While texting may seem old school, Elias says people generally just want the fastest route to the information. He says, “Attendees can always ask Siri (or whichever assistant they use) to text the bot a question, but we find that texting is more private, and eliminates the friction of making your voice understood in a noisy environment.” Elias gives the example of an event at the Javits Center in New York City when several session attendees texted Betty the Bot about an audio speaker that wasn’t working. The bot had not been trained to respond to that topic so it kicked the comments up to a human who was able to contact the audio crew and have the sound turned on. Because people are used to texting, there is no learning curve. Kashiv says, “When people start trolling the bot, you know they are comfortable interacting with it. The bot knows when it is being trolled. For example, If someone asks it for a date, it can be programmed to give multiple fallback responses.”
Not just “Where’s the coffee?”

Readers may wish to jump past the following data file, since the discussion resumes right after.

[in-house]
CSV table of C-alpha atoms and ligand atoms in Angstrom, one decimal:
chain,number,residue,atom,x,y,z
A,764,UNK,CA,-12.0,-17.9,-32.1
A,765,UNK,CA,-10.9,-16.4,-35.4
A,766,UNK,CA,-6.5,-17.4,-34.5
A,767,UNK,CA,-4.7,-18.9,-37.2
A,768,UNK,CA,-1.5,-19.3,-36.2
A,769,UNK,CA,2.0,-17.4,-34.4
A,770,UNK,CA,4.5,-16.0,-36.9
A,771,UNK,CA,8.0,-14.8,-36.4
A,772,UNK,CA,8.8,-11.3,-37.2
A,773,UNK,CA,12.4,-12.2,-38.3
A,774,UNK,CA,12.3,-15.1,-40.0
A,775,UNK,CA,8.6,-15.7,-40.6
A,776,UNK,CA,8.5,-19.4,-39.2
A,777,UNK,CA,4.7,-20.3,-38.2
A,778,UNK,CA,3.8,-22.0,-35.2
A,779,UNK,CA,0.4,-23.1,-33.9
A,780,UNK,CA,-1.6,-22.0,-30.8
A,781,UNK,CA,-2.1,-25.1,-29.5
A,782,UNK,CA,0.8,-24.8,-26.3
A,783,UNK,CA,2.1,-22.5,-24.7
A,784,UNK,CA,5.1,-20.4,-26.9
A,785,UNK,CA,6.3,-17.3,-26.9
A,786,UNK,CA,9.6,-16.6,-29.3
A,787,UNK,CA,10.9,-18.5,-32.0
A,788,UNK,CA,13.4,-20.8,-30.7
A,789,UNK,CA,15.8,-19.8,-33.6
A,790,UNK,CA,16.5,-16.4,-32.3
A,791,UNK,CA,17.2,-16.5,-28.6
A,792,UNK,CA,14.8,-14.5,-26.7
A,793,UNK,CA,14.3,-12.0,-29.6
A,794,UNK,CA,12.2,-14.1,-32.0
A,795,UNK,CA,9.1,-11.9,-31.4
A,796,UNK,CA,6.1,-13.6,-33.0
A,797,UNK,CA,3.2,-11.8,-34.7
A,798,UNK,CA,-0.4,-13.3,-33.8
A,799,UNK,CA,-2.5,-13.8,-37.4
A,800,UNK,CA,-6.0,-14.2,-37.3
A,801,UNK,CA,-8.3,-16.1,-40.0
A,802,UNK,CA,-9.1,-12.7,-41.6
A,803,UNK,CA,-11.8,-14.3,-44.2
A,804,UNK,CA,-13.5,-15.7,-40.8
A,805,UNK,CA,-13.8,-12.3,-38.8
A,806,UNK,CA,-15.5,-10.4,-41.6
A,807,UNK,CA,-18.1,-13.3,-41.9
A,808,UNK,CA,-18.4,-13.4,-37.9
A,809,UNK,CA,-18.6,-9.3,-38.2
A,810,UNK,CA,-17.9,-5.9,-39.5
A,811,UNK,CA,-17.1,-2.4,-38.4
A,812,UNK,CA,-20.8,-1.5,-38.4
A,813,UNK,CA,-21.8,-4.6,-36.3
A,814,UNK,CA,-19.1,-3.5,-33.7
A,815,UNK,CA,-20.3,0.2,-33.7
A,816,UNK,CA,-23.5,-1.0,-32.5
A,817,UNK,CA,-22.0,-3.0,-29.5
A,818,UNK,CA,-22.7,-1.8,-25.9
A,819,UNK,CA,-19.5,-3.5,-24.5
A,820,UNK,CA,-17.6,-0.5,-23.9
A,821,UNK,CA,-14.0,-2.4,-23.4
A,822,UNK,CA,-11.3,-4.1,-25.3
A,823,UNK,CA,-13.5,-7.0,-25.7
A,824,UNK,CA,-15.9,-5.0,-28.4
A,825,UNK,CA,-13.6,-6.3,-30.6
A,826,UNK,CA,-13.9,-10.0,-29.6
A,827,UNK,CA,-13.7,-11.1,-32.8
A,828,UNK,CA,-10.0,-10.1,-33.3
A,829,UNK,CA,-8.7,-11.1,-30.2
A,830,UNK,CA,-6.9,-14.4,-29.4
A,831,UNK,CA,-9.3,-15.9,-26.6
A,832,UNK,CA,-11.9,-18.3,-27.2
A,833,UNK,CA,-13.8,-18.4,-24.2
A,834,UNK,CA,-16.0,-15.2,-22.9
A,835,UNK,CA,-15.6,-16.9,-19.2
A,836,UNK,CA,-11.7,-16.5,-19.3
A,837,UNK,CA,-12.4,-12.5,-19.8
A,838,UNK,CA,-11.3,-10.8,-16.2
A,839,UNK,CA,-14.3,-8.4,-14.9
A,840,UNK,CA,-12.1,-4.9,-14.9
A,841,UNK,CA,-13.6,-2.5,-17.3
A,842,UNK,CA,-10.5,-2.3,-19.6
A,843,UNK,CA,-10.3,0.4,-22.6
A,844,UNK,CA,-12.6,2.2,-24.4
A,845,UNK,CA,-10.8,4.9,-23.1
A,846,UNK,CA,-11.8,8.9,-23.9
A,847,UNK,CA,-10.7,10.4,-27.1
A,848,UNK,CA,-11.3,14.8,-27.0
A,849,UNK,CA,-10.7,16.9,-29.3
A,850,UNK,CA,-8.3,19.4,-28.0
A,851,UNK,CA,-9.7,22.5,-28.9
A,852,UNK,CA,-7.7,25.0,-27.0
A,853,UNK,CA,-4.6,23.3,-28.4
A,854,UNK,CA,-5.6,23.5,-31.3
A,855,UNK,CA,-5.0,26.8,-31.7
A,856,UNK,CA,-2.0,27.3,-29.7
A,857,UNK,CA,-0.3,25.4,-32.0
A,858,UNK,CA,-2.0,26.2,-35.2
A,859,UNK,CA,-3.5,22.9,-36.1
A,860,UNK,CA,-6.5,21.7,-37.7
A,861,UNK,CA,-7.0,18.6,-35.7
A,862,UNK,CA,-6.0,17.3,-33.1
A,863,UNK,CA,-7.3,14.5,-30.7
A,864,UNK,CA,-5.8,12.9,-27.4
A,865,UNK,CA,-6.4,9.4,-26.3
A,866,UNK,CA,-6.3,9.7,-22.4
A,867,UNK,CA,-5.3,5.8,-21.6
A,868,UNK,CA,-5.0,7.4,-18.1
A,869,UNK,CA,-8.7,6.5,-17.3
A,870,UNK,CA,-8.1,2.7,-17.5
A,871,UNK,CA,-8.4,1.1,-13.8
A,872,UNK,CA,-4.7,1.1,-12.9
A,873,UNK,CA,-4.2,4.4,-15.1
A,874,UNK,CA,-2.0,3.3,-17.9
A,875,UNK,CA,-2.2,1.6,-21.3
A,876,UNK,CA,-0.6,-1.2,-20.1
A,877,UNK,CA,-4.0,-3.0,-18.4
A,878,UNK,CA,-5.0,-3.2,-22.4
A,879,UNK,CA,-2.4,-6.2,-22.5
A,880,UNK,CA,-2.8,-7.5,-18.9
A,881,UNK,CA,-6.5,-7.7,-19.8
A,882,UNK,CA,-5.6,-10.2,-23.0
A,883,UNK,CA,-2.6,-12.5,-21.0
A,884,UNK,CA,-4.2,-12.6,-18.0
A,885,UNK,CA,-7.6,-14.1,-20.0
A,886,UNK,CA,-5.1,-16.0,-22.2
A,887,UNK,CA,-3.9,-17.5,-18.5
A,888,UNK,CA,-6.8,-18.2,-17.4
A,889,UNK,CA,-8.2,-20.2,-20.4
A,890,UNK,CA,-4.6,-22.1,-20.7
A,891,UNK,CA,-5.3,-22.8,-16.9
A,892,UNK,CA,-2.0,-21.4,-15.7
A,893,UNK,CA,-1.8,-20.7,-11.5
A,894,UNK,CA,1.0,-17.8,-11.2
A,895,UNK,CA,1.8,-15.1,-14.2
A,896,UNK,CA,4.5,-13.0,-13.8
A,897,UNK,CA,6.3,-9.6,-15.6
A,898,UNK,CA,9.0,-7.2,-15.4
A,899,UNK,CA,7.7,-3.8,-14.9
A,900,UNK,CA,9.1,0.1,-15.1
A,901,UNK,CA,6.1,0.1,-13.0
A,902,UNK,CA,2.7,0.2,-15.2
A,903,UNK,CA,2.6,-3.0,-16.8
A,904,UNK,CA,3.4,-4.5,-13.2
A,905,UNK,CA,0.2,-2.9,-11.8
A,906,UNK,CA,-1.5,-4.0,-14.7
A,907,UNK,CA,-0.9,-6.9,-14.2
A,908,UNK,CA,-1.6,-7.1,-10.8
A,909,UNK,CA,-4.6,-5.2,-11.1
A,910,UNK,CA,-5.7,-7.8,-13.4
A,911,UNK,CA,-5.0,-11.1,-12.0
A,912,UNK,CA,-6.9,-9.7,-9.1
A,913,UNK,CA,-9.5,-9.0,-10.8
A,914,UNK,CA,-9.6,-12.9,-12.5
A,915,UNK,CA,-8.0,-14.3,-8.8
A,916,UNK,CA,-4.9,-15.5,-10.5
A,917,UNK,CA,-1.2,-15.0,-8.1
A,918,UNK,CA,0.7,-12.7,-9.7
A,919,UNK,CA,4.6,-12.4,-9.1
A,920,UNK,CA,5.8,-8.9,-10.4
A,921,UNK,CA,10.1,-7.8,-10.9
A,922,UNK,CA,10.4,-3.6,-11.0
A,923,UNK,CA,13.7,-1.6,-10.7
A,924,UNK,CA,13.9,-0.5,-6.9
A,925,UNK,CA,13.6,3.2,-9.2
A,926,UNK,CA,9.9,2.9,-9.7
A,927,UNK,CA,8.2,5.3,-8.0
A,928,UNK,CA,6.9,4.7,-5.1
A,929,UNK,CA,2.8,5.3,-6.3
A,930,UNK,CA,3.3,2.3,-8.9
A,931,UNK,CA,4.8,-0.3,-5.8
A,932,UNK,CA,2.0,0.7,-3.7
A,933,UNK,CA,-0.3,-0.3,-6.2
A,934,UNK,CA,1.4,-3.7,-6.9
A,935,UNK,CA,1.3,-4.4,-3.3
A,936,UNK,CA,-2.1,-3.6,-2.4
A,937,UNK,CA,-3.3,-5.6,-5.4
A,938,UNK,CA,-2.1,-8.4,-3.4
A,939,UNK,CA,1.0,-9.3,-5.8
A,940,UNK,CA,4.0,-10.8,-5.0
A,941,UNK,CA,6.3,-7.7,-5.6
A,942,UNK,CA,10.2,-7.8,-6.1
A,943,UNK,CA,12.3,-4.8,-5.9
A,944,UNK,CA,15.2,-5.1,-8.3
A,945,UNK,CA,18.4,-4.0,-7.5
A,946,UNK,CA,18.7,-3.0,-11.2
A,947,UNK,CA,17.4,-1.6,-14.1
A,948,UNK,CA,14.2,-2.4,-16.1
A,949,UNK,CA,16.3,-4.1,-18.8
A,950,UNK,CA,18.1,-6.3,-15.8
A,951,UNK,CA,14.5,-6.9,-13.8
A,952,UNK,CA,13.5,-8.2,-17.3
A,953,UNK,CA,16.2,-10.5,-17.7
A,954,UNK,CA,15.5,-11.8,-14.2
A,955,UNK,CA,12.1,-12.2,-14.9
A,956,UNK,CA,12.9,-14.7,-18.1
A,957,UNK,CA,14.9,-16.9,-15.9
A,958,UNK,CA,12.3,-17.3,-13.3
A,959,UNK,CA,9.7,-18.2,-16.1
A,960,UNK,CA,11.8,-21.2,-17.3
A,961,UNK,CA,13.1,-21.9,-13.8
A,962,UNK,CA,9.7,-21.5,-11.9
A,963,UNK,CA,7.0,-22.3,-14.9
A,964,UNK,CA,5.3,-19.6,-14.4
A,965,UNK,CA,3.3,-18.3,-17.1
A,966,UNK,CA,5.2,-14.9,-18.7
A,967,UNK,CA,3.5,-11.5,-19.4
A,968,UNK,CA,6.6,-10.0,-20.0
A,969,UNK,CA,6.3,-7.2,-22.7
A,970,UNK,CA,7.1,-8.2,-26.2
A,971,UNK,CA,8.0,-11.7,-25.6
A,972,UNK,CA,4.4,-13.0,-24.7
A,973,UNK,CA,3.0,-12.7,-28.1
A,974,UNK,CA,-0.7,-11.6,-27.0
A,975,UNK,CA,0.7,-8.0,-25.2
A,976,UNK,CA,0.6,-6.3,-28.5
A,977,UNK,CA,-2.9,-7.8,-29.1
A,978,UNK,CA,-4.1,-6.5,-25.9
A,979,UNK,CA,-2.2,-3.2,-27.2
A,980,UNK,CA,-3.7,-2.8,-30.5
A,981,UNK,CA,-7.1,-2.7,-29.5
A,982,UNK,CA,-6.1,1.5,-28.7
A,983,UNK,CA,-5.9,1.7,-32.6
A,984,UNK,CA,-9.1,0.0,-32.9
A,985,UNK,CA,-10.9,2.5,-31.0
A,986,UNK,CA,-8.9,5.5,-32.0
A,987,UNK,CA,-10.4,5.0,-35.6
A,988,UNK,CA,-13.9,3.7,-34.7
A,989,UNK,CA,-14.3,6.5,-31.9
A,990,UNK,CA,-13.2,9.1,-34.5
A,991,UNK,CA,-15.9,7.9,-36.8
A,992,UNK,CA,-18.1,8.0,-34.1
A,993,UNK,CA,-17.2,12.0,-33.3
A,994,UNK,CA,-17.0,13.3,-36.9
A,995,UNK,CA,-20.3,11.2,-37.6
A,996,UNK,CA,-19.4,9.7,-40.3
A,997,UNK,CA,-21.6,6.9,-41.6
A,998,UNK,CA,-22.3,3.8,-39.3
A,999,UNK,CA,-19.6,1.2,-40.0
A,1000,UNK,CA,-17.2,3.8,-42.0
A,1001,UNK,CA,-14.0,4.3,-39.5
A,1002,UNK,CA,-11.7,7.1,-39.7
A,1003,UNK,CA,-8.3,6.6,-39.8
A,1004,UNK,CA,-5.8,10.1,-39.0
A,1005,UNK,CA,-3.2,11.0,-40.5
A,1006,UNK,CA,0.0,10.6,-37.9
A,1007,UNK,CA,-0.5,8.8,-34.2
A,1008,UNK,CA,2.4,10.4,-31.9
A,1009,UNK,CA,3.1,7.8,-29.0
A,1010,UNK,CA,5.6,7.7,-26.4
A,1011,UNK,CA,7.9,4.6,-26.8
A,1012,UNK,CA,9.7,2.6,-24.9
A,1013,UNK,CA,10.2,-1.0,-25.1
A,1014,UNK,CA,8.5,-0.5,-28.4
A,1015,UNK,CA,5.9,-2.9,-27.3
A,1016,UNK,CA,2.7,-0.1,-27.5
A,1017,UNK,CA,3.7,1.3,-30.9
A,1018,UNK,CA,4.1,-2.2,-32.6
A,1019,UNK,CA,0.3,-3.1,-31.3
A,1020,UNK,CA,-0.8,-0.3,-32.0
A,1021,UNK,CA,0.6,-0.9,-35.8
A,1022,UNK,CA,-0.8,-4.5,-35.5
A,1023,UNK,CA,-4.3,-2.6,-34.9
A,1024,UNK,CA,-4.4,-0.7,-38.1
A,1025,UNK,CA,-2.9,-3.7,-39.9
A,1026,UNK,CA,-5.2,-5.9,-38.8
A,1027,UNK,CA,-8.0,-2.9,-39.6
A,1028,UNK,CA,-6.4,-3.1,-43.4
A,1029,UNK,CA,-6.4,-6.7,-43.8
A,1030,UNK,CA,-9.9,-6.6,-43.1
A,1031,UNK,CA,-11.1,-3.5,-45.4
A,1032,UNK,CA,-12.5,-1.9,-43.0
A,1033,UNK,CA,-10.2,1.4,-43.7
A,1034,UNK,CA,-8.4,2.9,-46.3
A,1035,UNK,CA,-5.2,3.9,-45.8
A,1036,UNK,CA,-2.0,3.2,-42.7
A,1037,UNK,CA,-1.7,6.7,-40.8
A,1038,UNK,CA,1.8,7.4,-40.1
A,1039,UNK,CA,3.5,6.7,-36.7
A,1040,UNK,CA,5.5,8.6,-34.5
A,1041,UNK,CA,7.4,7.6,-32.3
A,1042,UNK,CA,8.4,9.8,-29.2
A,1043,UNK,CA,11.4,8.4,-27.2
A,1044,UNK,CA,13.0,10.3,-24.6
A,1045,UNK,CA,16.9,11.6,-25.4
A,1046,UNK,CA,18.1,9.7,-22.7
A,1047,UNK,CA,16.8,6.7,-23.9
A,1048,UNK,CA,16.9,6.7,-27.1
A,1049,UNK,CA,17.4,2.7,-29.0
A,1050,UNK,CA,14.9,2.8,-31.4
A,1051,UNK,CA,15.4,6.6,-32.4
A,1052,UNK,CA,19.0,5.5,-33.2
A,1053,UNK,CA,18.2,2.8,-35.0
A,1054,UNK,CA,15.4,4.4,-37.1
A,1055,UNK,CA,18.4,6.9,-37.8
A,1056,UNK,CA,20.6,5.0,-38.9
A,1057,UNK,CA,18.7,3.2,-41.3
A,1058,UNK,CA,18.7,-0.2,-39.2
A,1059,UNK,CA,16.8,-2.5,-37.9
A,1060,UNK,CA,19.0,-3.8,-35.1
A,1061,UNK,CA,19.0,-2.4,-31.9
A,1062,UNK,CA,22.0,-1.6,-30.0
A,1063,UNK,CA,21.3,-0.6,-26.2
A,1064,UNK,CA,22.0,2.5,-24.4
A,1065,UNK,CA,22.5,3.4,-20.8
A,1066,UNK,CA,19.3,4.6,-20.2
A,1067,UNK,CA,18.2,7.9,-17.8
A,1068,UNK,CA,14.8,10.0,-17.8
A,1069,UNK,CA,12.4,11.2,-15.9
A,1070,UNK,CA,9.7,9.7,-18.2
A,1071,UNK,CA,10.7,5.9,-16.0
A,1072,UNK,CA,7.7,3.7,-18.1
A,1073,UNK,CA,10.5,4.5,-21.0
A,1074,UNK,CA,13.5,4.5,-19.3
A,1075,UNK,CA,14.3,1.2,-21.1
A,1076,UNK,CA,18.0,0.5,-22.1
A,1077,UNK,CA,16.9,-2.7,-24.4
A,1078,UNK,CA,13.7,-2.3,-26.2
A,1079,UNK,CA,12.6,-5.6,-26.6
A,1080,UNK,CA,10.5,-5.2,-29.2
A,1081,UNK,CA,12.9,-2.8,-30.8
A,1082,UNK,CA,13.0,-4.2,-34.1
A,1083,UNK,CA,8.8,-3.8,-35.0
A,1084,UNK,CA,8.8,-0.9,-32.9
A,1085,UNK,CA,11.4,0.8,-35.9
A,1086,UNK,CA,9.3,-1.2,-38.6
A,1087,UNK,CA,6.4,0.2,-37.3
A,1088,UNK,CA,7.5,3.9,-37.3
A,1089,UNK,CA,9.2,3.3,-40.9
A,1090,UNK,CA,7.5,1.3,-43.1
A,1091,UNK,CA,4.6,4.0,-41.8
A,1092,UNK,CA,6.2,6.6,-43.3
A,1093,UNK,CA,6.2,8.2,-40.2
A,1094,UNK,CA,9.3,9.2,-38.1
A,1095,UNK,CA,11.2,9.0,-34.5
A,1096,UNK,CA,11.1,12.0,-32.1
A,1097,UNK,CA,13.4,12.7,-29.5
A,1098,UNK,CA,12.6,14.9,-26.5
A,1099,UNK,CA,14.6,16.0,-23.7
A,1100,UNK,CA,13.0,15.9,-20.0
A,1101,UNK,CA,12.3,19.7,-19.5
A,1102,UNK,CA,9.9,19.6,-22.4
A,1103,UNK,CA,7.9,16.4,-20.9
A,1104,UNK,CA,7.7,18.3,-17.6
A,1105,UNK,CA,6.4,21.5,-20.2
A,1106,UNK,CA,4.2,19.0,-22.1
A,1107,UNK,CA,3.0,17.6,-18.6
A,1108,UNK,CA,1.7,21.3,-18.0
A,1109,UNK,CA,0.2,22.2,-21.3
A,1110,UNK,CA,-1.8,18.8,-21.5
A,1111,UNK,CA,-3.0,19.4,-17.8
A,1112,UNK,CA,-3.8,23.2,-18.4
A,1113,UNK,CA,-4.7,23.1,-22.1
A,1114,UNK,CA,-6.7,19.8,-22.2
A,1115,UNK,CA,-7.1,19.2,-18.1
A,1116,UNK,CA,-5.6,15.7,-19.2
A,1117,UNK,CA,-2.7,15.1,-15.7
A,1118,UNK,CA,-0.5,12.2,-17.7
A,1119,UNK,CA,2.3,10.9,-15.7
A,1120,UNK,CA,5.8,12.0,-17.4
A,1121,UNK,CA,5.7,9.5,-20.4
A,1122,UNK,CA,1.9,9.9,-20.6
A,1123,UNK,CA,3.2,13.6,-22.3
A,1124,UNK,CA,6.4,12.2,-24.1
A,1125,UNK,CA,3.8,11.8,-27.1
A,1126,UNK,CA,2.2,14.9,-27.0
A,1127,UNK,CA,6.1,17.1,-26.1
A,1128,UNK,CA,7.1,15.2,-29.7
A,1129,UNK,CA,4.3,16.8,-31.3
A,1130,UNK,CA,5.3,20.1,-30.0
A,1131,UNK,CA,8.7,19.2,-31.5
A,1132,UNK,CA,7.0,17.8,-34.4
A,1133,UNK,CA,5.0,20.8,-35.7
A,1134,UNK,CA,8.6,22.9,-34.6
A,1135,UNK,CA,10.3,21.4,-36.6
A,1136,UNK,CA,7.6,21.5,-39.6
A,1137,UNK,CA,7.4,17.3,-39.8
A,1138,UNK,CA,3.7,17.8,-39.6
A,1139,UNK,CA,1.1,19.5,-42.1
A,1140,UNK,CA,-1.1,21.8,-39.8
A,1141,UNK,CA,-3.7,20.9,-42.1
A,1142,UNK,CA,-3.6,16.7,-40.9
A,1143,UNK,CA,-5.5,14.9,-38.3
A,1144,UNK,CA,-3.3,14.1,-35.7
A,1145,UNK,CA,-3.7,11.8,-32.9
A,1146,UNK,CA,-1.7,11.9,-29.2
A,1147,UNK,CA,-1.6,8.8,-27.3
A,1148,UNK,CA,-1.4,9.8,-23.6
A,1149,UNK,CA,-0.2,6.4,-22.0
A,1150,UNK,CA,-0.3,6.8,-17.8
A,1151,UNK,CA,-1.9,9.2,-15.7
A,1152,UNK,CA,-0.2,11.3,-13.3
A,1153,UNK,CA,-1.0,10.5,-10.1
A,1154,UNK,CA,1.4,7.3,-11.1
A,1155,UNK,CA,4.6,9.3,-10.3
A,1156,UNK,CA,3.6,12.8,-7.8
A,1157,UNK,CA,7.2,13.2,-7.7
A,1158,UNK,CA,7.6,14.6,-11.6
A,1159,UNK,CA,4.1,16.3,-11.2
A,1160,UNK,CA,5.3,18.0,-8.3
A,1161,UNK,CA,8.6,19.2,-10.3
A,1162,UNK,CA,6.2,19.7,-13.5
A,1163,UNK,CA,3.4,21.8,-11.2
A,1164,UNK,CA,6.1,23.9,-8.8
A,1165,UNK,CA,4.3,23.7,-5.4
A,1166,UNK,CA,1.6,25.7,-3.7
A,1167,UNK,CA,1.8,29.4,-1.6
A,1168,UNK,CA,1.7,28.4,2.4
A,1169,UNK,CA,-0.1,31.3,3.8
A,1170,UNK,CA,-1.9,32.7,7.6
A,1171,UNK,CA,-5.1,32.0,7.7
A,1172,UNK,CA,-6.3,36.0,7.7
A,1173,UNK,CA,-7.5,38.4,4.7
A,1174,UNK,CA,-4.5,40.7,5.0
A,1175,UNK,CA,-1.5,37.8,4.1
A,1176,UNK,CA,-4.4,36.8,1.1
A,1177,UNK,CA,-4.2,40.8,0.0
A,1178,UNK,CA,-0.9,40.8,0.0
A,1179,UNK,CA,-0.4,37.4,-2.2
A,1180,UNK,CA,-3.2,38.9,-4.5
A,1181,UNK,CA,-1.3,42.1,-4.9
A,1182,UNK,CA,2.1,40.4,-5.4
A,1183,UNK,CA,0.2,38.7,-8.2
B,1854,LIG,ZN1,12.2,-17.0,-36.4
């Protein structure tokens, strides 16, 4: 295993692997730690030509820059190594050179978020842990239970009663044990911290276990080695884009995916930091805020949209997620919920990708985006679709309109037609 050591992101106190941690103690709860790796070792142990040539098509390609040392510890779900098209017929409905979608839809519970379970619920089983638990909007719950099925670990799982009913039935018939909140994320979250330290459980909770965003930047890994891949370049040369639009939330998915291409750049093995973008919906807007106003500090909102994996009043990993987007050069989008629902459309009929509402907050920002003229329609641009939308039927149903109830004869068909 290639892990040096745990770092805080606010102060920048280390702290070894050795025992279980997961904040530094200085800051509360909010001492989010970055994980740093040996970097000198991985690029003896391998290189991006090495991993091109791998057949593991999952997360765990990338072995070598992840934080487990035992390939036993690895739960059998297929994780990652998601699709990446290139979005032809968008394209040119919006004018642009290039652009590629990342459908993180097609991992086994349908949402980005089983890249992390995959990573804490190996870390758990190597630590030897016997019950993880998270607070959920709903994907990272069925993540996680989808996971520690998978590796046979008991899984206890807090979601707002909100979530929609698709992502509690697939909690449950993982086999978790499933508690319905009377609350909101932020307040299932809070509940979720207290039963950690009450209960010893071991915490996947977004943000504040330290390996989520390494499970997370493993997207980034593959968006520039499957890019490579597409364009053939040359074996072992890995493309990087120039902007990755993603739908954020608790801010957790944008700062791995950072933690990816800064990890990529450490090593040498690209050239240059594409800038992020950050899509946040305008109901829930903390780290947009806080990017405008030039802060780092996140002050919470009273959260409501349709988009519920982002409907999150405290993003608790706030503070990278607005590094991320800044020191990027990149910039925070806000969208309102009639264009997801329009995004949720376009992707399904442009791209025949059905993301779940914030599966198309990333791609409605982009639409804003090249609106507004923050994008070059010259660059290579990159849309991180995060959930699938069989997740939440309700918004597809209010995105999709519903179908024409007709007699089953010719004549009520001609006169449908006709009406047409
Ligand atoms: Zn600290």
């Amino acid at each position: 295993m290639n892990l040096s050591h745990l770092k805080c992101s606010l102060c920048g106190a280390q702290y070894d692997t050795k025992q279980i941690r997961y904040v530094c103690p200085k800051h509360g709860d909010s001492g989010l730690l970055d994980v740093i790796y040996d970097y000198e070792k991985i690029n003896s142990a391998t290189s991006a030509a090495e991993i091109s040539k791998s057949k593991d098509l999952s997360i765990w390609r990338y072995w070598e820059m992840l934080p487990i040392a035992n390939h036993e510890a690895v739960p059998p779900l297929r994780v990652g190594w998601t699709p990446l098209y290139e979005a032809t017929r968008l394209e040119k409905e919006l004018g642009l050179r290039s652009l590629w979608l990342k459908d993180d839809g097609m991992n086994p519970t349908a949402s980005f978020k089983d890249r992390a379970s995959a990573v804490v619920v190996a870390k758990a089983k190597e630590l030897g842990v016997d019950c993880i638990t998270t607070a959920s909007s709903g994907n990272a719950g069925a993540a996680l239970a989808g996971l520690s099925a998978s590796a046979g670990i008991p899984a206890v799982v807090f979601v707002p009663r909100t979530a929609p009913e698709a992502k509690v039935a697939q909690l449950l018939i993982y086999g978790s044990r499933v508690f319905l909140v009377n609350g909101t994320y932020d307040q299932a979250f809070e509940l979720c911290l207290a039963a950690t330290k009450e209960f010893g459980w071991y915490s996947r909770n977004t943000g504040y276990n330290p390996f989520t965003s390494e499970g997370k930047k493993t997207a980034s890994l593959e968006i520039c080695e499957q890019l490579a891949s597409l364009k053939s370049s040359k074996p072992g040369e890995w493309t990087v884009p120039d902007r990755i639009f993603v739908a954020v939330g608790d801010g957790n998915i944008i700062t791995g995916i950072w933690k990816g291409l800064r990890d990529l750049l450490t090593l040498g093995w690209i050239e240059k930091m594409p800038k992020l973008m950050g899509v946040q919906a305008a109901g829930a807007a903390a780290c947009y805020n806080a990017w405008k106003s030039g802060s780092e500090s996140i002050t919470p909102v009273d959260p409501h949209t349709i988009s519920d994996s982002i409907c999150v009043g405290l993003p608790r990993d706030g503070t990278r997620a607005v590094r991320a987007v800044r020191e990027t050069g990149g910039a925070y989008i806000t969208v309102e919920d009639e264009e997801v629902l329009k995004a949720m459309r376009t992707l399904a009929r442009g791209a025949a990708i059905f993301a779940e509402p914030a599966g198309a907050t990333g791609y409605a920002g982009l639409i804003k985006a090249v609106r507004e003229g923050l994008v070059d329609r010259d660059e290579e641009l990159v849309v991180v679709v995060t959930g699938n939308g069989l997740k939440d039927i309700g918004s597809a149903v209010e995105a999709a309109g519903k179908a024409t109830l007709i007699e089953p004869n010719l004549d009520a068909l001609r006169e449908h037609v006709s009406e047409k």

So, are your attendees going to ditch your app in favor of a chatbot? Corbin Ball, an event technology consultant and speaker, doesn’t think so. He says, “App fatigue is an issue. People get tired of downloading and learning how to navigate them, and text is far and away the most widely used app on a phone. However, apps can offer polling, surveys, and networking to your attendees.” Both Sciens.io and Web Spider also offer event apps, as well as bots, but Kashiv says a bot is not a replacement for an app. “It’s an extension to make the app more interactive.” He also says, “If you are going to a three-day conference, it is worth downloading an app, but if you are just dropping into an event for a few hours, a bot is better.” Gabi, a branded version of Sciens.io’s Concierge EventBot, was available for walk-ins to use at ArtFest Fort Myers, a multiday art fair held in Florida in February. The number to text to reach Gabi was posted on signs around the venue, no download required.